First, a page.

Undertaking emancipatory research has been part of the survivor movement’s project of survivors speaking and acting for themselves; improving their lives and liberating themselves from an oppressive psychiatric system; of changing and equalizing relationships between researchers and researched, and developing survivors’ own knowledge collectively (Beresford and Wallcraft, 1997).

In the book, Doing Disability Research, Barnes and Mercer (1997) say that emancipatory research in the disability context should be enabling rather than disabling, and that it should be ‘reflexive’ and self-critical. For the research to be ‘reflexive’ we need to honestly examine the ways in which our identity as researchers affects the research we do and the interpretations we make of that research.

One way of potentially reducing the imbalance of the power relationship between the ‘researcher’ and the ‘researched’ is for key aspects of their identity to be shared. In these projects, all of the researchers, interviewers and interviewees shared one thing in common: their experience of mental distress and/or use of mental health services. Our research is as much about our own experiences as it is about the experiences of others, in that we too are living with, or have lived with, mental distress (Vernon, 1997, Beresford and Wallcraft, 1997). In this respect, disability research is following trends in social research where it has become commonplace to match interviewers to the interviewees’ culture, ethnicity and/or gender. This does not remove the power differential between two people where one is the interviewer and the other the interviewee, but it challenges the conventional ‘objective’ approach to research. It accepts that our identities, as interviewers, can have an effect on the interviewing process.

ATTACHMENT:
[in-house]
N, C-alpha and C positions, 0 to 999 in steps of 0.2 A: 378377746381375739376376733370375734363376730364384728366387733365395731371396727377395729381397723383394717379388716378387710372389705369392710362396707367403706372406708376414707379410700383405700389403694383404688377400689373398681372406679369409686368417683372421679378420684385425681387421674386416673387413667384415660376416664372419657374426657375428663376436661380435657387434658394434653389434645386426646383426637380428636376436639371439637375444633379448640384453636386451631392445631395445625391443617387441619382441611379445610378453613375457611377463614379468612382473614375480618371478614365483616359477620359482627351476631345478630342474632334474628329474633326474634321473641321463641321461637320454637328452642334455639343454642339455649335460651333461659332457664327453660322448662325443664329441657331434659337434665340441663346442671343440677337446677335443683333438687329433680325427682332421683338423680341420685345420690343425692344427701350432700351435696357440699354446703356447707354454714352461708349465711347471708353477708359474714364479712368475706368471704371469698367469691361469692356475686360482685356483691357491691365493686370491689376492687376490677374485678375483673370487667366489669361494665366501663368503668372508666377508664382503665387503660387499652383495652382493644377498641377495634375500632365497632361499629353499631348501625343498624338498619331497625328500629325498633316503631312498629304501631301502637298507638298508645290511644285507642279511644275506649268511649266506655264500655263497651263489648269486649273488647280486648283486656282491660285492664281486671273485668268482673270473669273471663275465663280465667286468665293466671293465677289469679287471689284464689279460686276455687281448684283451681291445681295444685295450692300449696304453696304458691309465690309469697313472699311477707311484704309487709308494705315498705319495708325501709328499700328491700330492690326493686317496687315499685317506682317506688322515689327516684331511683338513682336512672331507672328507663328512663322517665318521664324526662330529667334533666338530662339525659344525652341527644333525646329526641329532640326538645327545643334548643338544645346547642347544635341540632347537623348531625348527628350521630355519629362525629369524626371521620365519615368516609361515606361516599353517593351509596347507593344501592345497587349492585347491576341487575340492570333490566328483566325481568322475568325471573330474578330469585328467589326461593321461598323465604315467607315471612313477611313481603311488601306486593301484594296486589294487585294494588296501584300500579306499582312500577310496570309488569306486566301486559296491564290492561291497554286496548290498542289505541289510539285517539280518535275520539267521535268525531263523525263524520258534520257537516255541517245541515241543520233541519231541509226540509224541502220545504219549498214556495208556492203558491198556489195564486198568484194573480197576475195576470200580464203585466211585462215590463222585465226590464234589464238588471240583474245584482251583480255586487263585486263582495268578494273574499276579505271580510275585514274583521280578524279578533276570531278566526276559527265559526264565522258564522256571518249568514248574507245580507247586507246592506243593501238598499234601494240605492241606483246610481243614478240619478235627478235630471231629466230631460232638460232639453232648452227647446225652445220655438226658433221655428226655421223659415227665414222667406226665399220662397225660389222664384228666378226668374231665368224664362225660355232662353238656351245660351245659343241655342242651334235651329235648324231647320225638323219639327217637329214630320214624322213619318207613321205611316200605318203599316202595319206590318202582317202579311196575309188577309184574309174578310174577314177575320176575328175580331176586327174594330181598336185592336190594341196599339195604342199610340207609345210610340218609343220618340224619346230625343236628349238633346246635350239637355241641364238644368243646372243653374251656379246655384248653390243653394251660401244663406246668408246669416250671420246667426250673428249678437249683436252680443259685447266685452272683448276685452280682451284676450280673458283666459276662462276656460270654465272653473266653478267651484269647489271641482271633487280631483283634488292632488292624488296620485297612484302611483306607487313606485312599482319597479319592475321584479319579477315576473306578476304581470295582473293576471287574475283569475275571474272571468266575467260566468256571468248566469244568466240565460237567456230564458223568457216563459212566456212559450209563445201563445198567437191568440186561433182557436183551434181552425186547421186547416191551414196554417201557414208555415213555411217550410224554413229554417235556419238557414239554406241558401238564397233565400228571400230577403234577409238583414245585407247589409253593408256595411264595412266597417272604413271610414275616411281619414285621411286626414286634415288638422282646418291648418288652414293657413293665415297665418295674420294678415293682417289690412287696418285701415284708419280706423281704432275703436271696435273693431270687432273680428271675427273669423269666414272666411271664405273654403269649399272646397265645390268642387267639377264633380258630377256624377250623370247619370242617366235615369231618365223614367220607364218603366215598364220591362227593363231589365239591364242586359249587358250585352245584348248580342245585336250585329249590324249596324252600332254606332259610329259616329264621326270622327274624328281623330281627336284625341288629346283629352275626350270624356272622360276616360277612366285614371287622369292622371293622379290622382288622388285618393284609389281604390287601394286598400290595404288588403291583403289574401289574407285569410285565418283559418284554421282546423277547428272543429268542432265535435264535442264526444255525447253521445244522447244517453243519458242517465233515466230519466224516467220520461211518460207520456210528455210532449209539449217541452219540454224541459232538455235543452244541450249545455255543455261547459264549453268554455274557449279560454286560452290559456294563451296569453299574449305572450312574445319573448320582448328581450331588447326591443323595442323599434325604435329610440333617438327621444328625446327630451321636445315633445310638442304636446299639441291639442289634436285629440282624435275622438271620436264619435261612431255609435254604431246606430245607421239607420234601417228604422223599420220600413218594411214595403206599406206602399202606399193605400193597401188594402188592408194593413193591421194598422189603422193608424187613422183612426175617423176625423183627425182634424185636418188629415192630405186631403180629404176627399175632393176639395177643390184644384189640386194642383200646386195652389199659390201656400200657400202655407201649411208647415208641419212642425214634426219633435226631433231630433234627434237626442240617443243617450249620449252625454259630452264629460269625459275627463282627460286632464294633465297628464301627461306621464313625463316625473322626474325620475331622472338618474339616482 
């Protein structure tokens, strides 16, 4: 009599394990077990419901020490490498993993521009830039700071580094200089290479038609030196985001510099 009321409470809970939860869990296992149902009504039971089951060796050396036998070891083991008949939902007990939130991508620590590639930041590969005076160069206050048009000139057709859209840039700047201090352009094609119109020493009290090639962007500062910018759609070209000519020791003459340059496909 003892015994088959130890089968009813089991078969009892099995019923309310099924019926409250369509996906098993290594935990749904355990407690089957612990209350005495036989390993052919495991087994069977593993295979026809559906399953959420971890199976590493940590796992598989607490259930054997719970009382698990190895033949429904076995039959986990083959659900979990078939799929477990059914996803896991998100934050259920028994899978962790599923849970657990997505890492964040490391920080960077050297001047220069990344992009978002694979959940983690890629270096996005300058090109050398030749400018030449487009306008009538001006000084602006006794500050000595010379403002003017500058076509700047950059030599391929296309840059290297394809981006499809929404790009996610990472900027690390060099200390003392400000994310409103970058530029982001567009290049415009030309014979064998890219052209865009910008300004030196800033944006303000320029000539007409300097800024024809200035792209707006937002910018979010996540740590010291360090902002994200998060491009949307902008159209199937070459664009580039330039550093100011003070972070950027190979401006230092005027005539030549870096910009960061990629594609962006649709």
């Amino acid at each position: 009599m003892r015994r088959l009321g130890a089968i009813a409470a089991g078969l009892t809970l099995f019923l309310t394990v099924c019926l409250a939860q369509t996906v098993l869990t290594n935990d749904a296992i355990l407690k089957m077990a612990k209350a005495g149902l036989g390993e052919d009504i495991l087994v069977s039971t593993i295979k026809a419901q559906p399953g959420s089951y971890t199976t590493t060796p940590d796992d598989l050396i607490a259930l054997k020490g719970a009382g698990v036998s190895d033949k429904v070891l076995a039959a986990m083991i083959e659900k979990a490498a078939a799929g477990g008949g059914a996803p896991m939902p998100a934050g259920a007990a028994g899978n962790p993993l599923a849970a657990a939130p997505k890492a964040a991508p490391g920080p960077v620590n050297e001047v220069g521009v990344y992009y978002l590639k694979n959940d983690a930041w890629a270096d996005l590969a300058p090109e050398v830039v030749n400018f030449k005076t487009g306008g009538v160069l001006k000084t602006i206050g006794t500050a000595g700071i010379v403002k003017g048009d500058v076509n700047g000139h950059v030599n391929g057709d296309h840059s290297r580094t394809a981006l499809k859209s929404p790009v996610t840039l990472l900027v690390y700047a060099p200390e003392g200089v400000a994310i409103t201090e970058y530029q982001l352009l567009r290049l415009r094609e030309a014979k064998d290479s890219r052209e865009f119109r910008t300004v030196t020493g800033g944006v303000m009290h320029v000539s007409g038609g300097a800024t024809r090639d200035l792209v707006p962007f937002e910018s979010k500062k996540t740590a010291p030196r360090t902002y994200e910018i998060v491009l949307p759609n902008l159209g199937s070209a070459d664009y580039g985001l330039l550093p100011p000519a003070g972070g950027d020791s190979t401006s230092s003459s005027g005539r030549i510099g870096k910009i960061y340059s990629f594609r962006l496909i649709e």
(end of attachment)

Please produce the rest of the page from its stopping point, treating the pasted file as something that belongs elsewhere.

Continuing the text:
The way in which the core research project arose (out of the current concerns of mental health service users and survivors, but also within an established user-led framework at the Mental Health Foundation) also reflects our concern to challenge the social relations of research production, i.e. between the researchers and the researched, and, crucially, concerning who benefits from the research.

In addition, as users of mental health services, we and our interviewees may have had many difficult experiences of being ‘interviewed’ in the interests of mental health services, which add another potential layer of difficulty to the interview situation. In this project we wanted to know if we would be able to ameliorate this situation in any way, and enable people to open up about their experiences and views, by virtue of sharing some part of our interviewees’ experience. We identified ourselves as users/survivors of mental health services in the information sent to the people we interviewed, and reiterated it as we introduced ourselves in person.

Why is User-led Research Important?

Frustration with traditional research